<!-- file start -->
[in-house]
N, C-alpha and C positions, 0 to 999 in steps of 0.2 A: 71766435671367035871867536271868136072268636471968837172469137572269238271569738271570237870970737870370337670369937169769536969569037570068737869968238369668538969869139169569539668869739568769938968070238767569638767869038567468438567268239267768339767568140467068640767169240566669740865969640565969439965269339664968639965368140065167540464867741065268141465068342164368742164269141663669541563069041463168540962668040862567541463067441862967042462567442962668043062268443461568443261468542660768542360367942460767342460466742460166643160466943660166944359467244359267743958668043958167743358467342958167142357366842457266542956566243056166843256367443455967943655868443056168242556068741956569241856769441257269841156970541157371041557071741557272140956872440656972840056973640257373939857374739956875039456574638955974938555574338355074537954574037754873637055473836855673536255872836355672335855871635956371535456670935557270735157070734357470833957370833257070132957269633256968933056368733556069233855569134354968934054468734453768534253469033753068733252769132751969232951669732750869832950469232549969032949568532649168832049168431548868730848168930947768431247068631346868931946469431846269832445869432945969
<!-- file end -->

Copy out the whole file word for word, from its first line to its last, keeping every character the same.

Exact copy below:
[in-house]
N, C-alpha and C positions, 0 to 999 in steps of 0.2 A: 71766435671367035871867536271868136072268636471968837172469137572269238271569738271570237870970737870370337670369937169769536969569037570068737869968238369668538969869139169569539668869739568769938968070238767569638767869038567468438567268239267768339767568140467068640767169240566669740865969640565969439965269339664968639965368140065167540464867741065268141465068342164368742164269141663669541563069041463168540962668040862567541463067441862967042462567442962668043062268443461568443261468542660768542360367942460767342460466742460166643160466943660166944359467244359267743958668043958167743358467342958167142357366842457266542956566243056166843256367443455967943655868443056168242556068741956569241856769441257269841156970541157371041557071741557272140956872440656972840056973640257373939857374739956875039456574638955974938555574338355074537954574037754873637055473836855673536255872836355672335855871635956371535456670935557270735157070734357470833957370833257070132957269633256968933056368733556069233855569134354968934054468734453768534253469033753068733252769132751969232951669732750869832950469232549969032949568532649168832049168431548868730848168930947768431247068631346868931946469431846269832445869432945969